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Yakima’s push to become Washington’s wine capital

The other side of the sign that welcomes you to Washington Wine Country thanks you for visiting. Credit: Tuck Russell

Enophiles touring south on I-82 encounter a tall sign on the outskirts Yakima: “Welcome to Washington Wine Country.”  Many drive nonstop through the Union Gap to Lower Yakima Valley, and perhaps beyond. A decade ago, this was unquestionably the right strategy, as there was only one winery of marginal quality in the Upper Valley.

Since then, the wine scene in the Upper Valley has begun to ripen. As elsewhere, wineries have come and gone, but the Upper Yakima Valley now hosts nearly a dozen wineries, with markedly improved quality. These days, the “Quality/Price Ratio” compares quite favorably with the rest of the state.

Wine critic Paul Gregutt recently lionized Southard and Lookout Point for this very virtue. AntoLin Cellars also hit a couple of high notes with Gregutt. Other critics have noted good efforts from Wilridge, while Naches Heights Vineyard took Double Gold at a judging a few years back. Treveri Cellars' bubbly was even poured at U.S. State Department holiday parties. Wine tourists though, remained ignorant of this renaissance, continuing to drive by. 

Local winery principals realized that to survive — especially during a recession — cooperation was needed to alter that lack of perception and attract more customers. Four years ago, four wineries united to form the Winery Association of Yakima (WAY). Lacking independent funding, WAY was initially an informal agreement to refer customers to one anothers' wineries. But the members began holding monthly meetings to discuss what else they could do.

They recruited other wineries — WAY now numbers eight members. Then, since available touring maps did a poor job of rendering the region, they produced a map and brochure of their own, distributed from their wineries. It can also be seen, fuzzily, on the Facebook page they launched two years ago. “We organized Service Industry Nights and organize them to pour for our local hotels, chamber, visitor information center staff, restaurants and other local referral points, so they know and understand our product,” says Treveri Cellars' Julie Grieb. “This has been tremendously helpful to our group.” WAY also advertises in a couple of magazines. WAY volunteers execute the projects and members share costs.

A little help is coming from the city too. Yakima's new Economic Development Manager, Sean Hawkins, attended a recent WAY meeting, and is offering some organizational support, devoting some of his time to building synergy between local lodging, wineries and restaurants.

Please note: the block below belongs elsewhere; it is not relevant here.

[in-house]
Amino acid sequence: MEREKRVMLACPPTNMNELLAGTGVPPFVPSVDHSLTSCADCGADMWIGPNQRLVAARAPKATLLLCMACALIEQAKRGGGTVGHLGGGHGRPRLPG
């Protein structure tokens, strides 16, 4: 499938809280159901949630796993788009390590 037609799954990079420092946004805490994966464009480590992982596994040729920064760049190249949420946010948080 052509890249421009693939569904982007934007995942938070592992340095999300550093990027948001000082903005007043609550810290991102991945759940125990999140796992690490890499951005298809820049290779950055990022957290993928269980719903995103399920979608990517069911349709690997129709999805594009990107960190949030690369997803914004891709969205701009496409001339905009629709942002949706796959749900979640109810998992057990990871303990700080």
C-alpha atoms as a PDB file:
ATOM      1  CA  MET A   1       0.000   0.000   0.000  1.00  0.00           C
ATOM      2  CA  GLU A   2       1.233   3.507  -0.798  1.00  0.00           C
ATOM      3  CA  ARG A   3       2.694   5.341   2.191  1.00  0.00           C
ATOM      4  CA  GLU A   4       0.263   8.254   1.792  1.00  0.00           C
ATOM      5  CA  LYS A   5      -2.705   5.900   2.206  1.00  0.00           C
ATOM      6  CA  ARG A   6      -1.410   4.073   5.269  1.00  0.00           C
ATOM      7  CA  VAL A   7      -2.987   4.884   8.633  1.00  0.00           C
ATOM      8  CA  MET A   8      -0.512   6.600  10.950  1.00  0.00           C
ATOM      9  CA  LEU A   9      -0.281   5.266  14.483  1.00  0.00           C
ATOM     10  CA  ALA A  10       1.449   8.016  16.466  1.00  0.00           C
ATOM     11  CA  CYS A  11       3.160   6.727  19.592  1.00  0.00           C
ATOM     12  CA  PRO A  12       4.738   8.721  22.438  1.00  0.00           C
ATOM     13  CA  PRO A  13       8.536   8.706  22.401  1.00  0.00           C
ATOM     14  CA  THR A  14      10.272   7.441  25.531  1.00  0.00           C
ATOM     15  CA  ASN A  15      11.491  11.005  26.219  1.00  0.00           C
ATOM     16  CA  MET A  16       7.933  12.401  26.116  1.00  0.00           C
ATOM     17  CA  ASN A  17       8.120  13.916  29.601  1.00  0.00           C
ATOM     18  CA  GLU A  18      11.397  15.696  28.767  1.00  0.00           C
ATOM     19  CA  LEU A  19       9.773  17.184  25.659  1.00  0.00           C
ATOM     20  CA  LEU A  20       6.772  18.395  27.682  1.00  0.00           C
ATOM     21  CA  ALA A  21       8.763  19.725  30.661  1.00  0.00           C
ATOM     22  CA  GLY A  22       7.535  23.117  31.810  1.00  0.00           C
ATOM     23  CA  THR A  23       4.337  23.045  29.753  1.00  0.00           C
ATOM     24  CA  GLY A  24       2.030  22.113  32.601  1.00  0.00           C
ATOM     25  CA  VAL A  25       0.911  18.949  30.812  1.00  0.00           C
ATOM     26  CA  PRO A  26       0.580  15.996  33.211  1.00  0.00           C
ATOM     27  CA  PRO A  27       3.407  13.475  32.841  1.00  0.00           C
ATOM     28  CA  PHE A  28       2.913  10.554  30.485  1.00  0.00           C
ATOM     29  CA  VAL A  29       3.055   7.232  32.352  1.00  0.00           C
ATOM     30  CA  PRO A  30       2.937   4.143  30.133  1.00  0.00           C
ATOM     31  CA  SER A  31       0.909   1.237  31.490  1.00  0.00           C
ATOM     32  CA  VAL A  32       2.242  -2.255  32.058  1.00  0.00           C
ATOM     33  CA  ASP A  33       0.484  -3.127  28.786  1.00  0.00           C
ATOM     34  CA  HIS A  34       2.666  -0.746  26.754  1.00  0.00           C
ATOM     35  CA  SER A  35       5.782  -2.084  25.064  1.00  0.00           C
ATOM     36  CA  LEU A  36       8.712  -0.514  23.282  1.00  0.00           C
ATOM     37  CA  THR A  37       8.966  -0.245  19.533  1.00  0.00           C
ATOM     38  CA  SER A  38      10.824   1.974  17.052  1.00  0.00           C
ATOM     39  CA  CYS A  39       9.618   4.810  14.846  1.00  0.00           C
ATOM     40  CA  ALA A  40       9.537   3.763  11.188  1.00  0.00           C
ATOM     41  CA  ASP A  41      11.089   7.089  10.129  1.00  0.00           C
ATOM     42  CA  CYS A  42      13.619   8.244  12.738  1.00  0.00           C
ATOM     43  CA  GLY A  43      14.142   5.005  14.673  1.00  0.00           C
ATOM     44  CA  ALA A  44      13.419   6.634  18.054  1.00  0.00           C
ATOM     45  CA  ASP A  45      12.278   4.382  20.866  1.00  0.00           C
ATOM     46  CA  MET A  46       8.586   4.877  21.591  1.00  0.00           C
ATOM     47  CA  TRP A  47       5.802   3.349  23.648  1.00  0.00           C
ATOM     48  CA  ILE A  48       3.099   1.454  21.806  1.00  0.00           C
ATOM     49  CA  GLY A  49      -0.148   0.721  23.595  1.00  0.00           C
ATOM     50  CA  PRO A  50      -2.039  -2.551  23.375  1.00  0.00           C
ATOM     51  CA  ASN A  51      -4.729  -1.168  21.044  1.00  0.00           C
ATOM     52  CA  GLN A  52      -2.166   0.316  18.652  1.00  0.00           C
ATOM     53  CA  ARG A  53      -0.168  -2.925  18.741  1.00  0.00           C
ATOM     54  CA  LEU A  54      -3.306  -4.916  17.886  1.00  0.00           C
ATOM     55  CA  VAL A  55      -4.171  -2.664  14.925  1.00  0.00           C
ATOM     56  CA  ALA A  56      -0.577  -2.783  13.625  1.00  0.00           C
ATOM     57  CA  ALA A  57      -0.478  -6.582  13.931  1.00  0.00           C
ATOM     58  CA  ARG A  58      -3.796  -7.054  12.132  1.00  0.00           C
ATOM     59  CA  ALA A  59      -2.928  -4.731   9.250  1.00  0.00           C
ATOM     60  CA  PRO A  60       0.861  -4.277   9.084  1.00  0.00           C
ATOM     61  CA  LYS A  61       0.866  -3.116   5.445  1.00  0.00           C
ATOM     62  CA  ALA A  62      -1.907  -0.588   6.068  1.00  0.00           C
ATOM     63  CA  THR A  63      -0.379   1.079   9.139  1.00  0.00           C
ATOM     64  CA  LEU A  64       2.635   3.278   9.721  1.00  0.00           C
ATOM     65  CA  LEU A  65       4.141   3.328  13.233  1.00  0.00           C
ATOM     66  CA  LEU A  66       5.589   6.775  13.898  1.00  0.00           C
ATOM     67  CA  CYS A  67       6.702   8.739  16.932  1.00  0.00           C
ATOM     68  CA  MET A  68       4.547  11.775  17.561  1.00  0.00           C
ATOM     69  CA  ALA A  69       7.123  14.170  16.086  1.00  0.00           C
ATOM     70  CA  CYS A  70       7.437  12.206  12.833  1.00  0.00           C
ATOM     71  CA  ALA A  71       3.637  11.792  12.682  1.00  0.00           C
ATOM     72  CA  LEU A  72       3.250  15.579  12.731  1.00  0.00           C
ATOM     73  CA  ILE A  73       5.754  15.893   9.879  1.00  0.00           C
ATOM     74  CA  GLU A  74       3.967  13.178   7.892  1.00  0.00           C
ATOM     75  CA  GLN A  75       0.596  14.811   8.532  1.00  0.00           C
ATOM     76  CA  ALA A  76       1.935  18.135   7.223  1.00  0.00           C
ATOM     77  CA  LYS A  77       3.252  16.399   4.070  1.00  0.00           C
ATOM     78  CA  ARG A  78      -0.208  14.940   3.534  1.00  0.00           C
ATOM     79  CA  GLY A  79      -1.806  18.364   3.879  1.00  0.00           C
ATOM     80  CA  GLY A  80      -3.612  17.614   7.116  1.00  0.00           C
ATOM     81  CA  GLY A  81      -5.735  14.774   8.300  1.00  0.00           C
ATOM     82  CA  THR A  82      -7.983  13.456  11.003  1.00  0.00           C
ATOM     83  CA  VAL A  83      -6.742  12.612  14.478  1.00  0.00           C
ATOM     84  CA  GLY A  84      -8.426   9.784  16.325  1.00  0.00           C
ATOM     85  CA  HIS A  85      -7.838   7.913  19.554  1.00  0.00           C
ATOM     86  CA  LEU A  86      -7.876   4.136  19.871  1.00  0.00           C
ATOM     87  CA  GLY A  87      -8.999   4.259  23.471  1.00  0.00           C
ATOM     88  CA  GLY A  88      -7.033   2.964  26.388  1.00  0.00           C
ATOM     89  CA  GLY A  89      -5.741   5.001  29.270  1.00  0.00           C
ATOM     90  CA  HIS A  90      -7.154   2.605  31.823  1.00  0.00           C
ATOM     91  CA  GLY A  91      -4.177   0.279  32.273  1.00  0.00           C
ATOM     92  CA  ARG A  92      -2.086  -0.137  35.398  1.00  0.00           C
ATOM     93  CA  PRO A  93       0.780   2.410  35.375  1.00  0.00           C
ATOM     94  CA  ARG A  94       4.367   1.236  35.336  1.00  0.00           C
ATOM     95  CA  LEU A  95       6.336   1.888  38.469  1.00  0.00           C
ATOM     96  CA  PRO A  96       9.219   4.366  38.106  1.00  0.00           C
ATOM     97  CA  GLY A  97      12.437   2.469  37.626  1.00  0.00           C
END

Hawkins is helping to organize the first annual “Wine and Dine” event during the Spring Barrel Tasting weekend, which local restaurateurs complained was a slow one for them. “Which is a little baffling, knowing that people are out and about, entertaining friends, coming in from outside … I think it should be a really great weekend for us downtown,” he says. It's targeted at restaurants throughout the region, but most are in the city. 

Another potential help is the possibility of a 38-room boutique hotel in downtown Yakima within a year. “It will provide a different style of property,” says Hawkins. “We have a number of service hotels, but we really don't have one that fits that vacation style of place, that has different amenities, larger rooms, and a bit more character.  We're taking a hundred year old building and turning it into a unique hotel, and I think that is really going to stand out to the wine traveler.” 

It's not a done deal, and the owner's development efforts in the city have a checkered history, so the proposal has both cheerleaders and detractors, but Hawkins seems sanguine. “I'd say it's most likely going to happen.”

Plans are also afoot for a series of outdoor concerts downtown this summer on Thursday evenings, with wine and food at each. A Tuesday evening farmers market will be sited in the same location — on the shady 4th Street —  to complement the Sunday morning market.

“I predict it will be instantly popular,” avers Hawkins. “People who work downtown can grab some stuff to take home.” Many chefs don't attend the Sunday market because their restaurants aren't open Sundays, but Hawkins expects some to scout the Tuesday market for local foodstuffs. He also notes that the area's substantial Mormon population can't go to the market on Sundays, but could on Tuesdays.

Additional momentum should come from WAY's next member, Oregon's Owen Roe, which has quietly farmed an estate vineyard just south of Union Gap for over ten years. It's establishing a production facility, tasting room and lodging there.

It's too early to declare Yakima's transformation into a wine destination as successful as, say, Walla Walla's. But it will always have one key advantage: It's a lot closer.

WAY's motto is “Great wine starts here.” Perhaps one day a sign on the highway at the northern edge of the area will proclaim that. For now, don't let its absence stop you from discovering that on your own.

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